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Sec. Paulson Outlines New Financial Strategy

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Sec. Paulson Outlines New Financial Strategy

Economy

Sec. Paulson Outlines New Financial Strategy

Sec. Paulson Outlines New Financial Strategy

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Treasury Sec. Henry Paulson has announced that next week the government will release a massive new plan to control the financial crisis. The new strategy will involve hundreds of billions of taxpayer dollars so the government can buy up the bad mortgages and other illiquid assets clogging up the financial system.

Detailing The Government's Financial Rescue Plan

Detailing The Government's Financial Rescue Plan

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Working on the problem: Treasury Secretary Henry Paulson is flanked by Federal Reserve Chairman Ben Bernanke (left) and SEC Chairman Christopher Cox (right). Chris Dodd, chairman of the Senate Banking Committee, is at the far right of the photo. Chip Somodevilla/Getty Images hide caption

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Chip Somodevilla/Getty Images

Working on the problem: Treasury Secretary Henry Paulson is flanked by Federal Reserve Chairman Ben Bernanke (left) and SEC Chairman Christopher Cox (right). Chris Dodd, chairman of the Senate Banking Committee, is at the far right of the photo.

Chip Somodevilla/Getty Images

STEVE INSKEEP, host:

It's Morning Edition from NPR News. Good morning. I'm Steve Inskeep. We're waking up to news of a government bailout of the financial industry. Something like this has happened before, but rarely has the government intervened on such a gigantic scale. The Treasury Department and the Federal Reserve will draft a plan to take some of the assets of companies with billions of dollars in bad debt. Treasury Secretary Henry Paulson told Congress about it last night.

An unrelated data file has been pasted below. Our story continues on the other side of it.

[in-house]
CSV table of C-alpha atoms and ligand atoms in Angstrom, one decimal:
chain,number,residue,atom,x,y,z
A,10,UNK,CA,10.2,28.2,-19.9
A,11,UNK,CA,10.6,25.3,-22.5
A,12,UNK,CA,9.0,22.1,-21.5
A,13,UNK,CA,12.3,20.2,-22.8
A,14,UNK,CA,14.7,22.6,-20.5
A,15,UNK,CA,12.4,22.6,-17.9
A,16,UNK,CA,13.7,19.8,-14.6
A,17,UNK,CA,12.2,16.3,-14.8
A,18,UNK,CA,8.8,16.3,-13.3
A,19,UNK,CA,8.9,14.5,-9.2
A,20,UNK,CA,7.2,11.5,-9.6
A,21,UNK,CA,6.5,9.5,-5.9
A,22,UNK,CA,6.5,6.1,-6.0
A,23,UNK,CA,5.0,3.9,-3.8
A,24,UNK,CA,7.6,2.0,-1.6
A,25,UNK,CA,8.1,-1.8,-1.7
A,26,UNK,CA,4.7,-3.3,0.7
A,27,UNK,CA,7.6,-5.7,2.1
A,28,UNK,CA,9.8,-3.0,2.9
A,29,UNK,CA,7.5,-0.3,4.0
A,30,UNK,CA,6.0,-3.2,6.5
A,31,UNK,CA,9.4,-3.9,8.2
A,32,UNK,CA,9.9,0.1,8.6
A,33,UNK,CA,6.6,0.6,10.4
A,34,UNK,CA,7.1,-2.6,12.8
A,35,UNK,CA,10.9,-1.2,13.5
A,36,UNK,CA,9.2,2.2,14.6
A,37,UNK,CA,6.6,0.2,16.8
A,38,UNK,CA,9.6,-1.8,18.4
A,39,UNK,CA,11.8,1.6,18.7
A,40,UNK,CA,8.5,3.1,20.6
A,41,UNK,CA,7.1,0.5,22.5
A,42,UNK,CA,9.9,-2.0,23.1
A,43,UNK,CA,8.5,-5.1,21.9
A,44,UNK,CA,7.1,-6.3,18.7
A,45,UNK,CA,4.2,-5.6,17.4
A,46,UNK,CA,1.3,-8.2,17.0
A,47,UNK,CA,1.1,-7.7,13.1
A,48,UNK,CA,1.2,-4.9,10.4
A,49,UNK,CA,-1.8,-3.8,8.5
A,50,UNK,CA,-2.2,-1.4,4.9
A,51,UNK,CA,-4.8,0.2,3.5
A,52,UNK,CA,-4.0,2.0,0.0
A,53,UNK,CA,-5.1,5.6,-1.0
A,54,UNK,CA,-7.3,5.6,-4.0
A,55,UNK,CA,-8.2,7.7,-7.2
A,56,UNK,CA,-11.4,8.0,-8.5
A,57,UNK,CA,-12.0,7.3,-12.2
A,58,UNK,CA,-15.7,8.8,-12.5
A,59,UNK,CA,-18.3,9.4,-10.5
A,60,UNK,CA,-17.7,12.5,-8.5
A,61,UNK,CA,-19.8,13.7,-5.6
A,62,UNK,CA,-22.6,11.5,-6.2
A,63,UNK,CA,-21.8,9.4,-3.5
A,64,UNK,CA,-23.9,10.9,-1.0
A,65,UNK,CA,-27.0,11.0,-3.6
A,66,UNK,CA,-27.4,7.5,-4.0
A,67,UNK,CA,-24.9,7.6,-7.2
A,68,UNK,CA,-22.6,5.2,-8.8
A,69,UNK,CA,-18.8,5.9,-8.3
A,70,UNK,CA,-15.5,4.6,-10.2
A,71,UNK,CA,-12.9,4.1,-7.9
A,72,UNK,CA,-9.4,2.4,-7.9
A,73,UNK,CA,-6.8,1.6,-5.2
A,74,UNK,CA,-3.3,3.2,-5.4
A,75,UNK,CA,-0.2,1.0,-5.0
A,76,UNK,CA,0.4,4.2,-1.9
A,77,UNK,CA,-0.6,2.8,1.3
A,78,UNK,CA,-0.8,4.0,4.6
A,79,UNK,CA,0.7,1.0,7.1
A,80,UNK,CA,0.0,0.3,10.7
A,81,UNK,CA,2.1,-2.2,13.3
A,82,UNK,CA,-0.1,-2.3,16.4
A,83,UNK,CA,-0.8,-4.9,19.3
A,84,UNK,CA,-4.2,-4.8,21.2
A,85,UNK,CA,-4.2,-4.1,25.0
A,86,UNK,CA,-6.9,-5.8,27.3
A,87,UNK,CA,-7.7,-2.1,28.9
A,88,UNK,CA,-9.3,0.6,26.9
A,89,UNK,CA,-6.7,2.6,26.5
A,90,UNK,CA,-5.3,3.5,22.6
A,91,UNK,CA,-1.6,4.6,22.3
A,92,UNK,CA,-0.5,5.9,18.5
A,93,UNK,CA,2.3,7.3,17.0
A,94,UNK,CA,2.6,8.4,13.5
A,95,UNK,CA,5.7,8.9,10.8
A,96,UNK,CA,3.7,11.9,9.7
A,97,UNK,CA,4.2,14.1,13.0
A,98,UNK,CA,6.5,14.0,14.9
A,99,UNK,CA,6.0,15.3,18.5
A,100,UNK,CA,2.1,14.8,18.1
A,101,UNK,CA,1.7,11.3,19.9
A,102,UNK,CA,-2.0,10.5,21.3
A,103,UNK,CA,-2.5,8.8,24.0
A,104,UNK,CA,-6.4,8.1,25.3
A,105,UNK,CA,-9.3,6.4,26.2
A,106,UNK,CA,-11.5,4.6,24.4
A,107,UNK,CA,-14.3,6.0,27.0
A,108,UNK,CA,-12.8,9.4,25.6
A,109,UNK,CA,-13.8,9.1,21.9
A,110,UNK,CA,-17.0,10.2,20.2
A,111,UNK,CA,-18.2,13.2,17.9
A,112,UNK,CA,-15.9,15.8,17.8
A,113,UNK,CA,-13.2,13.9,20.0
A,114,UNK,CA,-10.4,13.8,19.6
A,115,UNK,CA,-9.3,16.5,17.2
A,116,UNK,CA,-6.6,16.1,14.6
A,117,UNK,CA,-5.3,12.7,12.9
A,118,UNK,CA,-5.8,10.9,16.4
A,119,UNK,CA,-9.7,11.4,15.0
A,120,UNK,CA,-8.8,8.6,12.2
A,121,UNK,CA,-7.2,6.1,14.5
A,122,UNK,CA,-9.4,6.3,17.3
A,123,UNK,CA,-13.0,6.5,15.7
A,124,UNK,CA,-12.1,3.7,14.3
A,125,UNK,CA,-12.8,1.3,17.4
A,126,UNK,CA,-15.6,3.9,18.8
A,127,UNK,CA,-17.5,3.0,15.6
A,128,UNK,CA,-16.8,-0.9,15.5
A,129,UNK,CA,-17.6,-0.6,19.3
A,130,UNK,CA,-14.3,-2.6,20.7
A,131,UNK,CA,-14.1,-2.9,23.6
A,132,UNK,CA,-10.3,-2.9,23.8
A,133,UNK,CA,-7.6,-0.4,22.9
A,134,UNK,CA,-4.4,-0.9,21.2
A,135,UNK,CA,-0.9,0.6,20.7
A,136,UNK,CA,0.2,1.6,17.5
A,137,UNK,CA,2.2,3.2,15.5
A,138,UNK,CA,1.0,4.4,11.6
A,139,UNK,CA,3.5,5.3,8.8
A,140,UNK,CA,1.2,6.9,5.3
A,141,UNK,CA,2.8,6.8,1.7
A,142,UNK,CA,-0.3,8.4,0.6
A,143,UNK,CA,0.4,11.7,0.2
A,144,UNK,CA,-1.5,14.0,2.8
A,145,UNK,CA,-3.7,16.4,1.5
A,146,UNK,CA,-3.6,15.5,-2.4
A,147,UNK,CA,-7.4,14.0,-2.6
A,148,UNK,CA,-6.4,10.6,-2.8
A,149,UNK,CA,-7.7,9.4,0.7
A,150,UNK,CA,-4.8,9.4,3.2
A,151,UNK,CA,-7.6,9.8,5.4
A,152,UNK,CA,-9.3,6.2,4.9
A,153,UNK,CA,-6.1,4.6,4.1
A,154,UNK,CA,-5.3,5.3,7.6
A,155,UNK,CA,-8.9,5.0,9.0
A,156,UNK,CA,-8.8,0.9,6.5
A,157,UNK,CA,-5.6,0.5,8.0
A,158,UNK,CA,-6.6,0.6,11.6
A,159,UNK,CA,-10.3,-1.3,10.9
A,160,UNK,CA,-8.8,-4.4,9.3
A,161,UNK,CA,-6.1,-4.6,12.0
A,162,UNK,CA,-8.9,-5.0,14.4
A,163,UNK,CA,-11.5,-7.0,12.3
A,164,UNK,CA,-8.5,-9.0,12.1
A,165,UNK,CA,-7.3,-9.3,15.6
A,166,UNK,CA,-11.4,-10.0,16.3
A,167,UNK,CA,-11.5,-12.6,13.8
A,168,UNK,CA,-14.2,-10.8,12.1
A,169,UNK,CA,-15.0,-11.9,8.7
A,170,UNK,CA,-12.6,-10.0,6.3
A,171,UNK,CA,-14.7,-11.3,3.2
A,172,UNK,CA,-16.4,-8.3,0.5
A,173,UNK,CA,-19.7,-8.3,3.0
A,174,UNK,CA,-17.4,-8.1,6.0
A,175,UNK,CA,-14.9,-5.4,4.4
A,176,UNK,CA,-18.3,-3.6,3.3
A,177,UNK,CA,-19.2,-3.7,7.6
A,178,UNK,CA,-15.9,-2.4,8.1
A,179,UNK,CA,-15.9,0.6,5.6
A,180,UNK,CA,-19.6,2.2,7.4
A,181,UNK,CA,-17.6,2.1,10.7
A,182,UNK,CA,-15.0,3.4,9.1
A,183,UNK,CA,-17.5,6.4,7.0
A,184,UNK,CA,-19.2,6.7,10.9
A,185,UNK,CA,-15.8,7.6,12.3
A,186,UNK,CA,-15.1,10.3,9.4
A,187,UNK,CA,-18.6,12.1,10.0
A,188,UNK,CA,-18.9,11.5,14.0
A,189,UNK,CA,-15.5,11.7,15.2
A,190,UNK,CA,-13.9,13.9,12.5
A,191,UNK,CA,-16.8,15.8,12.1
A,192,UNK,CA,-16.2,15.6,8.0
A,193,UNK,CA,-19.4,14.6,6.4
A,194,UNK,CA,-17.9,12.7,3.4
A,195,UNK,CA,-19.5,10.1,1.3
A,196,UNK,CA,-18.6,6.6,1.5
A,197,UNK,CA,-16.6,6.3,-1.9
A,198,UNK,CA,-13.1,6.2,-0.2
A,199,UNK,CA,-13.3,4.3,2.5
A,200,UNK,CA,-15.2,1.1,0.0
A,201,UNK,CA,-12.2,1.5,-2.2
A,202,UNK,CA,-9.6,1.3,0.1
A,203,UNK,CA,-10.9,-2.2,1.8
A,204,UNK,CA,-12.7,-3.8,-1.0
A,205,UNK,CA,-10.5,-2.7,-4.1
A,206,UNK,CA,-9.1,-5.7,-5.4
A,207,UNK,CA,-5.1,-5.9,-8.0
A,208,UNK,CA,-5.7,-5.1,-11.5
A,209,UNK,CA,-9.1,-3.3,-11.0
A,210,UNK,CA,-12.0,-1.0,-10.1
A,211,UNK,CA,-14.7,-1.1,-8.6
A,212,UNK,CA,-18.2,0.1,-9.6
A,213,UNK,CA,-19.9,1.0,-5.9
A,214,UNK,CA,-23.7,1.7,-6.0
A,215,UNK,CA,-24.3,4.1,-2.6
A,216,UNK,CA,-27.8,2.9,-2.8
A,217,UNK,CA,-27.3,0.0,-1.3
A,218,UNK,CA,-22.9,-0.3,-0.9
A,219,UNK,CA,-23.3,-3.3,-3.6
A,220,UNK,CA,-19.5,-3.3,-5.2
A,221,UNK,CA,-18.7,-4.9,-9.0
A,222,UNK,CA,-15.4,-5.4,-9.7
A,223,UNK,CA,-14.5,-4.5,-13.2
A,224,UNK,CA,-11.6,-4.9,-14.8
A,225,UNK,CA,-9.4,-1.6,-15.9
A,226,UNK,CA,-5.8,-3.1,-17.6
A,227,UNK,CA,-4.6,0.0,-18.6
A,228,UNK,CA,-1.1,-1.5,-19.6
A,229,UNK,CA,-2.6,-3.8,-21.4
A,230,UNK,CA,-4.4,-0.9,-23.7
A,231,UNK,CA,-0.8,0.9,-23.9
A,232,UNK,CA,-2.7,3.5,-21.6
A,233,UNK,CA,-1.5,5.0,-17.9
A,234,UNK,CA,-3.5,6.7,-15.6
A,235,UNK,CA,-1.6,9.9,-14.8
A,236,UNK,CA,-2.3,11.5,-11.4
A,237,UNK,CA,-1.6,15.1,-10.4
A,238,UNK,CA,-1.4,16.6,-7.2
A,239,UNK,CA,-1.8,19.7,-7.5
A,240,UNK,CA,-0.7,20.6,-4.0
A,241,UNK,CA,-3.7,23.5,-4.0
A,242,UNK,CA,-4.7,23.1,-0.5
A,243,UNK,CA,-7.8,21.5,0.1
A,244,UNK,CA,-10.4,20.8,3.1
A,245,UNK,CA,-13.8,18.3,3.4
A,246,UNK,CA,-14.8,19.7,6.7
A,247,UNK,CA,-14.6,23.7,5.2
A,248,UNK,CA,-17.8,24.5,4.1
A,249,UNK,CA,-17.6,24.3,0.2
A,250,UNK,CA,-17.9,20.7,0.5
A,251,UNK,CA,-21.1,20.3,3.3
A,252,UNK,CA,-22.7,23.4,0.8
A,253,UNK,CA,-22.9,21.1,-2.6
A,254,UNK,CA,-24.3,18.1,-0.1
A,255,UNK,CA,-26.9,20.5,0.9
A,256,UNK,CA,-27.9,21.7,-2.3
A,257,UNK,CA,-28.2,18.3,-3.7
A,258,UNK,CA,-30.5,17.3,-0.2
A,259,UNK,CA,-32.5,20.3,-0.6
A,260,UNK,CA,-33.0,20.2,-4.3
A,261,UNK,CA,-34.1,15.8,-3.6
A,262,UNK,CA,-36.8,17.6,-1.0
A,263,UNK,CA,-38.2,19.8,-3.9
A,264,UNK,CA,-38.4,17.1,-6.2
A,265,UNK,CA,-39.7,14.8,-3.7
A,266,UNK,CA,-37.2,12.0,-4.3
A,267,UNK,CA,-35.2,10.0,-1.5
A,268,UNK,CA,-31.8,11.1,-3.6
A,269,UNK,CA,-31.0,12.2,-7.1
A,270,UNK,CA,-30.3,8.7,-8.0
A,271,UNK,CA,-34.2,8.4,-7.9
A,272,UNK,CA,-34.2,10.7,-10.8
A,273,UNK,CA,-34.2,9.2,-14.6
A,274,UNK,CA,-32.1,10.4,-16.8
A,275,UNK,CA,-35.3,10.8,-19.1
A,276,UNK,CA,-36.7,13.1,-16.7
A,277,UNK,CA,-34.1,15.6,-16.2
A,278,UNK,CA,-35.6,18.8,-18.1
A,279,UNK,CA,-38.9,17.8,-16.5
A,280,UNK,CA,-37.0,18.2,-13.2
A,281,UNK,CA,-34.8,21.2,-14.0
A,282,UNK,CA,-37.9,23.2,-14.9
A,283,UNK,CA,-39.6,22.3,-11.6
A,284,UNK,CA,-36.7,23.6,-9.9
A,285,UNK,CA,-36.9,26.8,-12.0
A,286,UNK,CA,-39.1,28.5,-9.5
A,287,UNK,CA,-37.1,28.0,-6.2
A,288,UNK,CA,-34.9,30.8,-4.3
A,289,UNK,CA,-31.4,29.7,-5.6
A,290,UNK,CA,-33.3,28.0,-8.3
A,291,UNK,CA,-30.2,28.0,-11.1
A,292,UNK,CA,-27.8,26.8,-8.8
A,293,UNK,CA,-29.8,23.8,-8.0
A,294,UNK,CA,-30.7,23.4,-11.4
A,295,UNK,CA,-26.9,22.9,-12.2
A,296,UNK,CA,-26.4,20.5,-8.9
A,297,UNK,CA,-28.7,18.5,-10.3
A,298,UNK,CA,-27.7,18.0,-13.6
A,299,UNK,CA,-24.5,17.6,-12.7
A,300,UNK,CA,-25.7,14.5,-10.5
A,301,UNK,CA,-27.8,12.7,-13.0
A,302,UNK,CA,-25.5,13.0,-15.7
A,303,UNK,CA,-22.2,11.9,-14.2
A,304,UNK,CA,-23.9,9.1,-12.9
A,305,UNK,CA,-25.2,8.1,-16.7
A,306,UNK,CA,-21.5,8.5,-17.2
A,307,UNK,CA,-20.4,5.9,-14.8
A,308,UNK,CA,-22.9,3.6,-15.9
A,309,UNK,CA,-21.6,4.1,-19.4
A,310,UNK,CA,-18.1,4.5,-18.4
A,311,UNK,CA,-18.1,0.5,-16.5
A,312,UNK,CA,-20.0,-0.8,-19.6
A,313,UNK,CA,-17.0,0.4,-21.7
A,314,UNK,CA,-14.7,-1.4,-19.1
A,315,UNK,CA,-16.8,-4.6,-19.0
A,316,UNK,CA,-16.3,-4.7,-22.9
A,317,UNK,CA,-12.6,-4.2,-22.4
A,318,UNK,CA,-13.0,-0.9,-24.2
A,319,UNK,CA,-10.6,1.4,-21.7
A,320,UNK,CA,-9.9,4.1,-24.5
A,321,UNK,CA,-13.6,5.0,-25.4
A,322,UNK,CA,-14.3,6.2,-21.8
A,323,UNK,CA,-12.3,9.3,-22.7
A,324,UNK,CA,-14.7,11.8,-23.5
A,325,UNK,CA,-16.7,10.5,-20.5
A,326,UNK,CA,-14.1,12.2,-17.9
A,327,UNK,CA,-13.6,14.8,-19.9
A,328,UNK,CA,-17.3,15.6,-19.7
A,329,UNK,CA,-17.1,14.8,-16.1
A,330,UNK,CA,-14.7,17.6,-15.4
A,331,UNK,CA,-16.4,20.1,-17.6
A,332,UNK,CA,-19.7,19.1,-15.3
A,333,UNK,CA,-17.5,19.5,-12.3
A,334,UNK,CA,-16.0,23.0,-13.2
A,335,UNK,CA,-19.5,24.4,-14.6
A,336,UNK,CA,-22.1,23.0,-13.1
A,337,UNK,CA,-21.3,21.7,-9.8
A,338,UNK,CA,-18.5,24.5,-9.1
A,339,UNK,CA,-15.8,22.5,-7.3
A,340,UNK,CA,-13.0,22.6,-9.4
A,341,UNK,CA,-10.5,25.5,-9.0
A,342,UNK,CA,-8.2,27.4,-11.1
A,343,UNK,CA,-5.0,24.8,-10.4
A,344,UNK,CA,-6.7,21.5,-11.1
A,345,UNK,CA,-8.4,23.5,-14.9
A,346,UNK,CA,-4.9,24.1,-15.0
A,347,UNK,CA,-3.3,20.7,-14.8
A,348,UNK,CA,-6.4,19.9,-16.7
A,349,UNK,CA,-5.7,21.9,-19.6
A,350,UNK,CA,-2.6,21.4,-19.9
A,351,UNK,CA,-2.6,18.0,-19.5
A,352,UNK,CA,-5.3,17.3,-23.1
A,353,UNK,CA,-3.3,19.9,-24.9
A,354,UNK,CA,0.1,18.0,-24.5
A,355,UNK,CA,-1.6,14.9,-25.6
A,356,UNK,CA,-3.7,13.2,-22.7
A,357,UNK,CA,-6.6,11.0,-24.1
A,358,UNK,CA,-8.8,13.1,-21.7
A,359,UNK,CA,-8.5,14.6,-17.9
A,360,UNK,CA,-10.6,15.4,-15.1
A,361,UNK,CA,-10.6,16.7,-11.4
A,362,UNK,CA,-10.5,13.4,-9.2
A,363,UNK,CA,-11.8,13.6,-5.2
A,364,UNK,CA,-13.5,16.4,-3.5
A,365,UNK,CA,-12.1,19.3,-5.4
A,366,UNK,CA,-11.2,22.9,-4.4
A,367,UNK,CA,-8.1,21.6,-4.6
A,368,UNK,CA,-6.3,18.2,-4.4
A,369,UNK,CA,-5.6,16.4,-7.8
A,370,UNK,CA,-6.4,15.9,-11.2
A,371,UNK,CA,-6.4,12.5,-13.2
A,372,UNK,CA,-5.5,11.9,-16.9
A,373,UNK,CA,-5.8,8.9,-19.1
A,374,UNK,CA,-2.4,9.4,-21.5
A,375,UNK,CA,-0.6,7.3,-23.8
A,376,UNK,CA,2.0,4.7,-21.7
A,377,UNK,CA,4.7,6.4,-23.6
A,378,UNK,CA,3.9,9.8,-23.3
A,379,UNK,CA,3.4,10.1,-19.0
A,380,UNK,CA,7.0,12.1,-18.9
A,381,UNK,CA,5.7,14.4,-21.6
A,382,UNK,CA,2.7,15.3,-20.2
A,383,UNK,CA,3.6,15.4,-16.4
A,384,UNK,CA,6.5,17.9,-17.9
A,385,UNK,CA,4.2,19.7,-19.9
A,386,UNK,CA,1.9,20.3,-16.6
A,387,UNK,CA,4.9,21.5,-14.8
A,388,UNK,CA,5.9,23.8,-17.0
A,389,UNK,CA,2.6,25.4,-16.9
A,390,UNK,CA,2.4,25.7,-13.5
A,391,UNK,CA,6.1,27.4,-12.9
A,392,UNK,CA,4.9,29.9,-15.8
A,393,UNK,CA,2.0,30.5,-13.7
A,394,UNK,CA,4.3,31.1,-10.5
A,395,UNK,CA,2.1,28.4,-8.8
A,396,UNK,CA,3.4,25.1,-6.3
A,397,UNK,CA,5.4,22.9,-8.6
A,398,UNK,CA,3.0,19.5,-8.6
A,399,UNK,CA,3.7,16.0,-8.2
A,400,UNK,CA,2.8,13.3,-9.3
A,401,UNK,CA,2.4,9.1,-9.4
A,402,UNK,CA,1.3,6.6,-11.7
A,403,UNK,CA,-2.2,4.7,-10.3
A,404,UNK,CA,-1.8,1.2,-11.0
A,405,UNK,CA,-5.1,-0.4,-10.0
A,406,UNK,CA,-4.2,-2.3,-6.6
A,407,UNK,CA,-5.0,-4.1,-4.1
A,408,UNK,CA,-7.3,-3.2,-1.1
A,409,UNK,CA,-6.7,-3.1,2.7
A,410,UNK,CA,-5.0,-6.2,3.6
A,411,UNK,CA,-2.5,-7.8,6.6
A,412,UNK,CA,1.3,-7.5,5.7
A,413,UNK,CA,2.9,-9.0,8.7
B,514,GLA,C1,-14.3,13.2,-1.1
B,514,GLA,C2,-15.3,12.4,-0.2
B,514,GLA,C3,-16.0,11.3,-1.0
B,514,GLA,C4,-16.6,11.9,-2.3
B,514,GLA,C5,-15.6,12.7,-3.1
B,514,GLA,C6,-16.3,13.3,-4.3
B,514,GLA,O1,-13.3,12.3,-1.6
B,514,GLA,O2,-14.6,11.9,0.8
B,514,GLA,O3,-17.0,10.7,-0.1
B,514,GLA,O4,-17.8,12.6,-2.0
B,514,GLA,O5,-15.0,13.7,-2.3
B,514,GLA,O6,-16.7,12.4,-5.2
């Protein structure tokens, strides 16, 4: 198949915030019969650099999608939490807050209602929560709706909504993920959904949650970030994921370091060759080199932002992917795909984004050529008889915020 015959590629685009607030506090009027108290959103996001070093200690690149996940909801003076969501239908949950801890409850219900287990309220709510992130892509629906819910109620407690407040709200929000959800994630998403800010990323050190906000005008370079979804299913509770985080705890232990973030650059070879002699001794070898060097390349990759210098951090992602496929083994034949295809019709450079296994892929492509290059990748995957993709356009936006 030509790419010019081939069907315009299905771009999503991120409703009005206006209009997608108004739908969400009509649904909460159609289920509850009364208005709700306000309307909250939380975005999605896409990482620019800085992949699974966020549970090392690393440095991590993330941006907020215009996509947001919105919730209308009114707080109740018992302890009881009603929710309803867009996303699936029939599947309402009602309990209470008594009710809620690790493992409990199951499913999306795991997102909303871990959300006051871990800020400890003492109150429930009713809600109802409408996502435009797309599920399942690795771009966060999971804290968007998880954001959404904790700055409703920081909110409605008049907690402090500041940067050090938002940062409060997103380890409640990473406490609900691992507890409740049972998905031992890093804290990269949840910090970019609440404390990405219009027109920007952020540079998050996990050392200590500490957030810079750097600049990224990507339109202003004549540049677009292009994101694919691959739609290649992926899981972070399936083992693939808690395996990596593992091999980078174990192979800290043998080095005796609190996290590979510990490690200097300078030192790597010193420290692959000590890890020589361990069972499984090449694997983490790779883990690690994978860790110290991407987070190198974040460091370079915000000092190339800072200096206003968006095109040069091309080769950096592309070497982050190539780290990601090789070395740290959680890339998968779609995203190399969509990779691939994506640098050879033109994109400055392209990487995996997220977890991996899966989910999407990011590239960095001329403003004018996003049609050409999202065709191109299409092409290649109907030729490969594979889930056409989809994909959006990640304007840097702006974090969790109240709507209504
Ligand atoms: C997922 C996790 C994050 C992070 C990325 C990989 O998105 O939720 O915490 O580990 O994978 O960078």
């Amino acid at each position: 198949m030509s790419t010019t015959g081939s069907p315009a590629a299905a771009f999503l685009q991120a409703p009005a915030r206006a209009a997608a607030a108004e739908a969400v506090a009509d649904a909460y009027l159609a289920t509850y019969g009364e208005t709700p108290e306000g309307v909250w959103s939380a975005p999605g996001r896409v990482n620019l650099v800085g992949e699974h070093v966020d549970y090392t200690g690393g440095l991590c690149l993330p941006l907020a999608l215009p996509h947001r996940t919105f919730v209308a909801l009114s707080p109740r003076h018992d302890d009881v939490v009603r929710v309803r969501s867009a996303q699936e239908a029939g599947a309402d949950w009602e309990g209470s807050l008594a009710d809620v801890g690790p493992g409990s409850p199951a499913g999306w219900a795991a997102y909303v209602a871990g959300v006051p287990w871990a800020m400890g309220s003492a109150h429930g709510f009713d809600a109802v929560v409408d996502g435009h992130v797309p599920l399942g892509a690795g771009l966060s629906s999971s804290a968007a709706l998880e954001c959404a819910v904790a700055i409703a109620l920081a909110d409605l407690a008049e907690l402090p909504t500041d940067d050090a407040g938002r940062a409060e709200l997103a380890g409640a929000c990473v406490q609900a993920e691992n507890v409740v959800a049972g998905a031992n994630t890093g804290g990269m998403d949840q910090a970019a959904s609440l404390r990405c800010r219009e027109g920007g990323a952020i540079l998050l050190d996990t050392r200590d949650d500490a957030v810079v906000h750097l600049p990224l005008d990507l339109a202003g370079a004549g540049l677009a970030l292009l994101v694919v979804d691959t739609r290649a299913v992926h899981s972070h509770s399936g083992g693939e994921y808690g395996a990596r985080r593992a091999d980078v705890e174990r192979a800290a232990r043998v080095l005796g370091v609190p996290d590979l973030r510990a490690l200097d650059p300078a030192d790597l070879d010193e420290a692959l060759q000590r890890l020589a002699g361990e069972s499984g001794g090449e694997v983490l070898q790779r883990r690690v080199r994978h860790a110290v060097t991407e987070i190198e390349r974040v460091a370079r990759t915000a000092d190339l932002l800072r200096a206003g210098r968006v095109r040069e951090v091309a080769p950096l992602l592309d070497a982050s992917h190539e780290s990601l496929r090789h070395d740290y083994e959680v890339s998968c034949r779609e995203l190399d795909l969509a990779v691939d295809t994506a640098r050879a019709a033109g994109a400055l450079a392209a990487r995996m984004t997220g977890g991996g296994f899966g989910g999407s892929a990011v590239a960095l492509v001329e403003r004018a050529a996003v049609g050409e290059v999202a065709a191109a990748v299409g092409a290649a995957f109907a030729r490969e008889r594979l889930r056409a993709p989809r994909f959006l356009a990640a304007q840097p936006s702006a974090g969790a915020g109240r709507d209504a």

(Soundbite of speech)

Secretary HENRY PAULSON (U.S. Department of the Treasury, George W. Bush Administration): We talked about a comprehensive approach that will require legislation to deal with illiquid assets on financial institutions of the United States on their balance sheet.

INSKEEP: That may require a bit of translation. In fact, much of today's program is about translating what's happening on Wall Street, so we've asked NPR's John Ydstie to help us figure this out. John, good morning.

JOHN YDSTIE: Good morning, Steve.

INSKEEP: Dealing with illiquid assets, what does this mean?

YDSTIE: Well, we don't know the details of this plan. They're going to be worked out over the weekend, but what Secretary Paulson wants is authority from the Congress for the government to acquire the bad assets that are at the heart of this financial crisis, , these mortgage-backed securities owned by financial institutions which they can't sell and which have already brought down AIG, Bear Stearns, and Fannie and Freddie, and made the whole world afraid to lend, because no one knows who will be next to fail.

INSKEEP: And that means that the government takes these over, which means if they're an asset, if there's income, the government gets it, but if there's a liability, the government taxpayers end up paying. Is that right?

YDSTIE: Correct.

INSKEEP: And will this be similar to the effort to bail out savings and loans which took place almost 20 years ago now?

YDSTIE: Well, yes, in a sense, it will be likely to involve a government entity like the RTC, which would acquire bad assets from companies at a deep discount, hold them...

INSKEEP: Resolution Trust Corporation.

YDSTIE: Right - back into the market that - at later time, but there would be some big differences from the original Resolution Trust Corporation. It was disposing of the assets of dead S&Ls that the government had taken over. In this case, the government would be trying to save firms and the financial system by removing these toxic assets. Also, the original RTC was a big organization, and given the urgent nature of the current crisis, officials may not have time to set up a separate organization. So, the government may have to figure out another way to administrate, maybe inside the Treasury Department. It could also resemble the S&L bailout in terms of the potential huge costs to taxpayers.